In the true meta spirit of pissing on all proposals, no matter how potentially helpful, for reasons ranging from something similar was proposed before and somebody didn’t like it, or I’m in a bad mood, or it won’t solve all our problems so we shouldn’t even think about it any more, or it violates some written or unwritten philosophical precept of SO, or it has the theoretical potential to be abused in some contorted hypothetical scenario, let me say that your proposed warning is a very small finger in a very large dike with a very large number of holes.
The problem in the majority of the cases is not that the OP does not look at the console, it is that they don't even know what the console is. Their ignorance of the console is part of a larger pattern of ignorance, lack of curiosity, refusal to read the most basic documentation or tutorials, lack of comprehension of basic debugging techniques, and frankly pure laziness, all of which is what is behind their posts in the first place. For them, saying in a warning "please view console errors before posting" is the rough equivalent of saying "please frobnicate the thingamajig before posting". Are we also going to add to the warning that they should lint their code, and that they should try to, uhh, debug their code? What is the motivation for them to spend half an hour finding the problem themselves, when they can post in 30 seconds and get three answers pointing out their typo 30 seconds after that?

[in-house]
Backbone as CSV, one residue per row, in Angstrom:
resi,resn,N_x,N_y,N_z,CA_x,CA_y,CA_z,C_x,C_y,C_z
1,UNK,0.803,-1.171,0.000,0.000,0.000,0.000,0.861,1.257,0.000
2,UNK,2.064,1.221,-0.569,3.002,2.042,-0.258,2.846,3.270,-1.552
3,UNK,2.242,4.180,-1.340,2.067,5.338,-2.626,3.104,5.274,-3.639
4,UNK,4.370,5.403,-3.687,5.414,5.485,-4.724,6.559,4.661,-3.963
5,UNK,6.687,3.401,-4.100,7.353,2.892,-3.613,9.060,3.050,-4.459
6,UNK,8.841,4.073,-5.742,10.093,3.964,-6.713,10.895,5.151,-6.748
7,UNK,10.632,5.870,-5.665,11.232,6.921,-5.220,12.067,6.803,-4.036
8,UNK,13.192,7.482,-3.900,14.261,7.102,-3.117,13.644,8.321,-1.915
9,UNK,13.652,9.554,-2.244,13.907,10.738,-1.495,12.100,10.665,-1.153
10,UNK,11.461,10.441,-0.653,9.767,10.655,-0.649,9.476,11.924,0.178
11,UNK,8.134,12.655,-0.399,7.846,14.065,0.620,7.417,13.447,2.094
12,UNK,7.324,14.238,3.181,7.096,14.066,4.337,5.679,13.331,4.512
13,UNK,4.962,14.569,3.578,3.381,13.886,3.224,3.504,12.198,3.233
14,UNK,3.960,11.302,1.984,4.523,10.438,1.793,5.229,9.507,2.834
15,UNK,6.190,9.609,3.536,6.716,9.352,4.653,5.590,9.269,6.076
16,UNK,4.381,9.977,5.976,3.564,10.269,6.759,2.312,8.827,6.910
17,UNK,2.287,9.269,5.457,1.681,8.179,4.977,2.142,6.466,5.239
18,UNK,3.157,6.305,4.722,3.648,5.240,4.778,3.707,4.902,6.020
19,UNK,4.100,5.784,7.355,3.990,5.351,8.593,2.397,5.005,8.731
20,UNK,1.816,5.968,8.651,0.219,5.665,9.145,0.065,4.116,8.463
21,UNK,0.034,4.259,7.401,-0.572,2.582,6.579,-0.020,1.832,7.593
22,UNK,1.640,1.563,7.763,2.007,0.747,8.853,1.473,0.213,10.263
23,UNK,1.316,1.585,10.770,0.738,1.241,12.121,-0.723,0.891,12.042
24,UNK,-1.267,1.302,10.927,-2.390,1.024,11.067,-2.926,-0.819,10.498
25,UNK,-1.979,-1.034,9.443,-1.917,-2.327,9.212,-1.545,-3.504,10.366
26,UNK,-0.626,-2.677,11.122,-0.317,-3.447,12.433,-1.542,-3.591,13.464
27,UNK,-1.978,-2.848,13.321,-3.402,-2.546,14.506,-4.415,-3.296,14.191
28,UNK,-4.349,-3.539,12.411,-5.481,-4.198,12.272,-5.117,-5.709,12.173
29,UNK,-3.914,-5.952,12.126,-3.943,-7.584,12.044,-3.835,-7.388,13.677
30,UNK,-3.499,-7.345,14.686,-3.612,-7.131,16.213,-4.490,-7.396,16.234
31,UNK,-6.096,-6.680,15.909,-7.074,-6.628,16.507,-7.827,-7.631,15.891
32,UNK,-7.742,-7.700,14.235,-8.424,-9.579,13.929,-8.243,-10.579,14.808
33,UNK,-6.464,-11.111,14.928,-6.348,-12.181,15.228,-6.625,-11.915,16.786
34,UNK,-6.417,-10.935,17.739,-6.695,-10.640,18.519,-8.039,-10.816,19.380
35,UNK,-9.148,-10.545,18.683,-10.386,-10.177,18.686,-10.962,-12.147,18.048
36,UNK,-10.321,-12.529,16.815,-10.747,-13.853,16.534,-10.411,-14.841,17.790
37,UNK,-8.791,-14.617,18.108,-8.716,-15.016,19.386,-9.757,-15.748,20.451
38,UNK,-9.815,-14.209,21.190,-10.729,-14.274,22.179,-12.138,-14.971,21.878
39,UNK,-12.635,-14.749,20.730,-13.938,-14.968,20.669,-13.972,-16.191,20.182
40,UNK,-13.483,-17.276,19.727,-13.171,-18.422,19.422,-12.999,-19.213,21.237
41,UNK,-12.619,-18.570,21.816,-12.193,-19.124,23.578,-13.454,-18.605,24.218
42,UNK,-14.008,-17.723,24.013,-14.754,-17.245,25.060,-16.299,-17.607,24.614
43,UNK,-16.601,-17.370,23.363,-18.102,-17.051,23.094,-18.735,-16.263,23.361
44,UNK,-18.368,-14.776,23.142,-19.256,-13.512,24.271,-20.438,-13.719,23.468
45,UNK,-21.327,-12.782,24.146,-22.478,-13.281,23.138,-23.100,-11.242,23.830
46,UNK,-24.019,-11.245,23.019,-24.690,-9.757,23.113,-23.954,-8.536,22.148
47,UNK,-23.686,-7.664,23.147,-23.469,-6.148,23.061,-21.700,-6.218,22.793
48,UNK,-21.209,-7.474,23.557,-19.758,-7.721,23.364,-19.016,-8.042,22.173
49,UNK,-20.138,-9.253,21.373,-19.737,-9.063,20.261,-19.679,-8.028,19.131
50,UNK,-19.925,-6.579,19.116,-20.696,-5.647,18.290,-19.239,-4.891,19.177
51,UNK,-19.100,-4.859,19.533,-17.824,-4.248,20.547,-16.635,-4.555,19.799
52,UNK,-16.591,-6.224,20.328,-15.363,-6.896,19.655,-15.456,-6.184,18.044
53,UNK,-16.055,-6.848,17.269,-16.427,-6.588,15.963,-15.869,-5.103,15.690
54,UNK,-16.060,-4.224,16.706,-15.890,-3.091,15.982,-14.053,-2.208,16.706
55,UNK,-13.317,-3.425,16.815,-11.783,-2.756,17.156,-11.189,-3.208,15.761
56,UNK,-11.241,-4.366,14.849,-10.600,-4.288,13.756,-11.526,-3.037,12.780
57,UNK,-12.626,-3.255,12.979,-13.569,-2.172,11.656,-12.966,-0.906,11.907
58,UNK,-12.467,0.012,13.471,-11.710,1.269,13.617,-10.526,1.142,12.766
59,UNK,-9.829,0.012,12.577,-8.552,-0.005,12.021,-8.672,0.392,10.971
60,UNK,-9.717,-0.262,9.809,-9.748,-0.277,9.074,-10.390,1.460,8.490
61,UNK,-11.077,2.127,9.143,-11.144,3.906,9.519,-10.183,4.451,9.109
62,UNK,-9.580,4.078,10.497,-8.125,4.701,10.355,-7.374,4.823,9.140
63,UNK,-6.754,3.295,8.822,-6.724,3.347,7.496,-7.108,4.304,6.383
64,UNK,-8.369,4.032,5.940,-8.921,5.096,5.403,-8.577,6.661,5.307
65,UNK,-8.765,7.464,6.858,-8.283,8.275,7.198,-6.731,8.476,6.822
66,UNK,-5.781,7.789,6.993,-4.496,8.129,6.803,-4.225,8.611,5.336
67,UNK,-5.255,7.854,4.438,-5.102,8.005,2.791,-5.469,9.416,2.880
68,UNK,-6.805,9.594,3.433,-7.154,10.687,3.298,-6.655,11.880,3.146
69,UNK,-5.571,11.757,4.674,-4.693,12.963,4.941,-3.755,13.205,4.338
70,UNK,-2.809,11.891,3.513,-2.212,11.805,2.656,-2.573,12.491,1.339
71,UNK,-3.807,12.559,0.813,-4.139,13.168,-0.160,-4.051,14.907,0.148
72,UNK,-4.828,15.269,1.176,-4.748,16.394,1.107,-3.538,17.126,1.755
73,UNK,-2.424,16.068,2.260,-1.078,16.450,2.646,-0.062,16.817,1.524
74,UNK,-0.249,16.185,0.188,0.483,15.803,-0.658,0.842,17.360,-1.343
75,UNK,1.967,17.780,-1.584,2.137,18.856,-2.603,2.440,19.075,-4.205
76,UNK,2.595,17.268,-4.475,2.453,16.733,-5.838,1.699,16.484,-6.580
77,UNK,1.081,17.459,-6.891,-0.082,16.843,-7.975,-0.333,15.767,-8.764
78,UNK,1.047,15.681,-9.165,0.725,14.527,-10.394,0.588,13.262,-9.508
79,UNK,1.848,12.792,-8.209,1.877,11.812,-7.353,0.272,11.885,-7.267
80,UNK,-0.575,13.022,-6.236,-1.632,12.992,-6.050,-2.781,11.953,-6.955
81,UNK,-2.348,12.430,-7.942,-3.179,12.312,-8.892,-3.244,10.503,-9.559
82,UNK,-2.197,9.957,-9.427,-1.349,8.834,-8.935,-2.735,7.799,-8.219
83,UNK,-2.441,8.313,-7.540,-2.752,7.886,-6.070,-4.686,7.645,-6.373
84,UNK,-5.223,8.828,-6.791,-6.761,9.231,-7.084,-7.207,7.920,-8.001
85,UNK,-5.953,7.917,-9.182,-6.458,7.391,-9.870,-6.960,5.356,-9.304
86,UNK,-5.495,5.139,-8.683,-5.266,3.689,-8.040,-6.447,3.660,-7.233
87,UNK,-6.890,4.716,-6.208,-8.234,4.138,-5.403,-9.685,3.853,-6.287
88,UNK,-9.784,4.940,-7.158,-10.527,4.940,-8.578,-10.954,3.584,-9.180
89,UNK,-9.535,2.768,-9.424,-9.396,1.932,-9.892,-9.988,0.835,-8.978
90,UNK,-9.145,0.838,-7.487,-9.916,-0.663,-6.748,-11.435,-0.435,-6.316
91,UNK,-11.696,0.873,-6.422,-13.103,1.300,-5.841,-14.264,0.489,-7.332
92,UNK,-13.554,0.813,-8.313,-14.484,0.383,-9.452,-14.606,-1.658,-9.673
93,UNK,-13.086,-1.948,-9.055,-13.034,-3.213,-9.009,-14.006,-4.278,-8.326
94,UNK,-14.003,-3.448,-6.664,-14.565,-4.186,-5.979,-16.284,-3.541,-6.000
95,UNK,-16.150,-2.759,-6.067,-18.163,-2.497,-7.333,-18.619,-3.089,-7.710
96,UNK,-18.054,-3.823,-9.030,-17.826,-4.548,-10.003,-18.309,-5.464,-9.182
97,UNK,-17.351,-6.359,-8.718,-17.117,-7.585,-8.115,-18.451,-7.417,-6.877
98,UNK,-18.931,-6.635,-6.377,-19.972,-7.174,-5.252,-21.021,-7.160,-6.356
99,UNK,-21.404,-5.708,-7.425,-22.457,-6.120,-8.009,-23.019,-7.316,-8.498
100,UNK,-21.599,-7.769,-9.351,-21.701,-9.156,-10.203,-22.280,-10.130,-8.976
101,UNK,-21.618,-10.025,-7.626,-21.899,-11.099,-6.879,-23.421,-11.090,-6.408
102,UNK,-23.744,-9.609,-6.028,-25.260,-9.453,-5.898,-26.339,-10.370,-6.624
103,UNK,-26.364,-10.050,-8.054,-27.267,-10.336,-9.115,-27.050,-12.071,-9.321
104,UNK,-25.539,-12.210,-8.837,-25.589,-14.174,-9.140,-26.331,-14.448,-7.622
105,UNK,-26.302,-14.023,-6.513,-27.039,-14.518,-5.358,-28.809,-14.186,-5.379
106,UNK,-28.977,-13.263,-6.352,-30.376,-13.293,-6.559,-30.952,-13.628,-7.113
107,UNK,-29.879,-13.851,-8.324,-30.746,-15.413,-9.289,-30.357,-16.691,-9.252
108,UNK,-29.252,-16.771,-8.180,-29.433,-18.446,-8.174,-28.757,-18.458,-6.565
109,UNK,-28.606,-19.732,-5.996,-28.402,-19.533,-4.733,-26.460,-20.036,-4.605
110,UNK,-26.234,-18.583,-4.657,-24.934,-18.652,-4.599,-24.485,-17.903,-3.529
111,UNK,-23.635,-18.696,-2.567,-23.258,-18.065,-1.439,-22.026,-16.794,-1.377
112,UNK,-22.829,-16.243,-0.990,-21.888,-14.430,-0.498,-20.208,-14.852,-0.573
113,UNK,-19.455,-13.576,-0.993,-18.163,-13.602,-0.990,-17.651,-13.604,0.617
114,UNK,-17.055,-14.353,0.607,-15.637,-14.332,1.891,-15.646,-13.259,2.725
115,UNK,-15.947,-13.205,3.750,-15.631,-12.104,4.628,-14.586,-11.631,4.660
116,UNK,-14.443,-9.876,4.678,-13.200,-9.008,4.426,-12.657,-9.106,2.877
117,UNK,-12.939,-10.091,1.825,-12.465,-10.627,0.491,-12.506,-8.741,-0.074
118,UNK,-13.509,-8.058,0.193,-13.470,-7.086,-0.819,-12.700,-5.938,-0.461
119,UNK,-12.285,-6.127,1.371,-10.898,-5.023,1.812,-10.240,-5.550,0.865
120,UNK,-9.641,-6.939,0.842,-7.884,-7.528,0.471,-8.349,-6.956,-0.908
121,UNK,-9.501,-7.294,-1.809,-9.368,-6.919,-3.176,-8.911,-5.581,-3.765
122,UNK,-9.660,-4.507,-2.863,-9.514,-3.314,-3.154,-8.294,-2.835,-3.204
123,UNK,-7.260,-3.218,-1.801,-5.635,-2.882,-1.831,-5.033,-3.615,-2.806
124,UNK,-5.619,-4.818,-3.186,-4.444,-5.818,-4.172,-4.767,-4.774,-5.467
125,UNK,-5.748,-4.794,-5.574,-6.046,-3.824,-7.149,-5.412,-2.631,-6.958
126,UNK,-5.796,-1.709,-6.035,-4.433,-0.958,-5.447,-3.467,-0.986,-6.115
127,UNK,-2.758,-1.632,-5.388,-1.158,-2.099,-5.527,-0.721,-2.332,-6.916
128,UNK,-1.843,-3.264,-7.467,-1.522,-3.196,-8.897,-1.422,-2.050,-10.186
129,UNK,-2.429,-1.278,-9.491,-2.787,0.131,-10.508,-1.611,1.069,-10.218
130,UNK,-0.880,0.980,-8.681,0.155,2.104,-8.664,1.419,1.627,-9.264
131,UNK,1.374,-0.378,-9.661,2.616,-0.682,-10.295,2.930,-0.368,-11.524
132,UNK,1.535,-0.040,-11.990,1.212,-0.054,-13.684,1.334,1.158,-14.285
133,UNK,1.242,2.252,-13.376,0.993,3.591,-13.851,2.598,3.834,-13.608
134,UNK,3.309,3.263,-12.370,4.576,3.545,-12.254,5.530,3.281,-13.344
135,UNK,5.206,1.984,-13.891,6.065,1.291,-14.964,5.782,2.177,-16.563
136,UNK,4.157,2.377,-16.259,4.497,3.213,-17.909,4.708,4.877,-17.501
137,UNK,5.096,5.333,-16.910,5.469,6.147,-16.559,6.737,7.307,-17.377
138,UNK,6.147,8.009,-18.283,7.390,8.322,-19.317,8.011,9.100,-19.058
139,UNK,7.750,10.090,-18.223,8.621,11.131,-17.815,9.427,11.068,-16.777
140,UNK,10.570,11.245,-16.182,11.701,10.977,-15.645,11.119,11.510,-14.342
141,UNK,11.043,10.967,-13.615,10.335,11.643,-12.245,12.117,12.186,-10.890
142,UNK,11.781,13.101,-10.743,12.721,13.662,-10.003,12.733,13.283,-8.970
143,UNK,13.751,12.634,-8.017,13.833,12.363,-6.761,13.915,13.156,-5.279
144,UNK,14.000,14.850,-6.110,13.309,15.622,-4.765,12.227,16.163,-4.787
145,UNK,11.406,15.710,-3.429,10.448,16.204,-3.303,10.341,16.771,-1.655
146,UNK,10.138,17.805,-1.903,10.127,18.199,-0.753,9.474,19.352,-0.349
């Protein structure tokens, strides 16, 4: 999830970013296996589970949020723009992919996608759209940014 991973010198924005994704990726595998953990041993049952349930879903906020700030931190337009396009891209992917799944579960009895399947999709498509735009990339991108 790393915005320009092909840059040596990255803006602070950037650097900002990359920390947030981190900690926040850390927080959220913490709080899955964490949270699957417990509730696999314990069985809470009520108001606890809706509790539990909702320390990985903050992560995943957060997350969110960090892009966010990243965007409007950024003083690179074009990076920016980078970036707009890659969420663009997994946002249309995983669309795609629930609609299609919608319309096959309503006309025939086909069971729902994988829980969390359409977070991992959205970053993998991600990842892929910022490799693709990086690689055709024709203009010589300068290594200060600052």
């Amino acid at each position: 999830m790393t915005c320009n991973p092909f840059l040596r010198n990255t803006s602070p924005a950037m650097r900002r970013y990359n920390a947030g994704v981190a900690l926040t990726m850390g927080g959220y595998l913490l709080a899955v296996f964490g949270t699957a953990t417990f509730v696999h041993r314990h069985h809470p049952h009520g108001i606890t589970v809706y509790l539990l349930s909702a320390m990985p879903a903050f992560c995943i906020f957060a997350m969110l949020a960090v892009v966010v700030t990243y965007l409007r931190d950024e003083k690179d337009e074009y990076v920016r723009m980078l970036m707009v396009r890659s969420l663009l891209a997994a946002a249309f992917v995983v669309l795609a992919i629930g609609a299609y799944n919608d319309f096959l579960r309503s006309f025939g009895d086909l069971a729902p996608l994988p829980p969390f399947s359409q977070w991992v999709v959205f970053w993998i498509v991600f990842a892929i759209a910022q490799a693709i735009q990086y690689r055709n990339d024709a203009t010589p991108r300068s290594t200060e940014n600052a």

If we do add more suggestions about things for them to do before posting, at that point, the warning will essentially turn into a tutorial on how to find problems in your JS code. Or, we could point them to a canonical answer on standard ways to do that, yet a proposal to do exactly that was rejected as being "too broad" and/or being a "list-type question". Or we could wait for Documentation, and hope and pray that someone actually bothers to write something on this topic, but what's the point? Why would these newbies suddenly start reading some documentation here when they don't read any of the other documentation which is out there?
I personally believe the best but not only (we need an "all-of-the-above" approach here) solution to the cancer of "my code doesn't work" questions is to close them as quickly and simply as possible, most likely by giving more close powers to people who know the tag. We've been over this territory ad nauseum. These proposals are invariable shot down by naysayers whining that for every 100 questions justifiably closed, one question might be closed in error, hurting some poor user's feelings, and that the mechanisms for re-opening and flagging inexplicably won't work, or that some rogue high-rep user might go berserk and start closing everything in sight and there would be no way to stop him or her.
The meta question, which I have no hope will ever be solved, is how the community can coalesce around simple, reasonable steps with good potential for solving the problem, without every suggestion or initiative being shot down by snipers.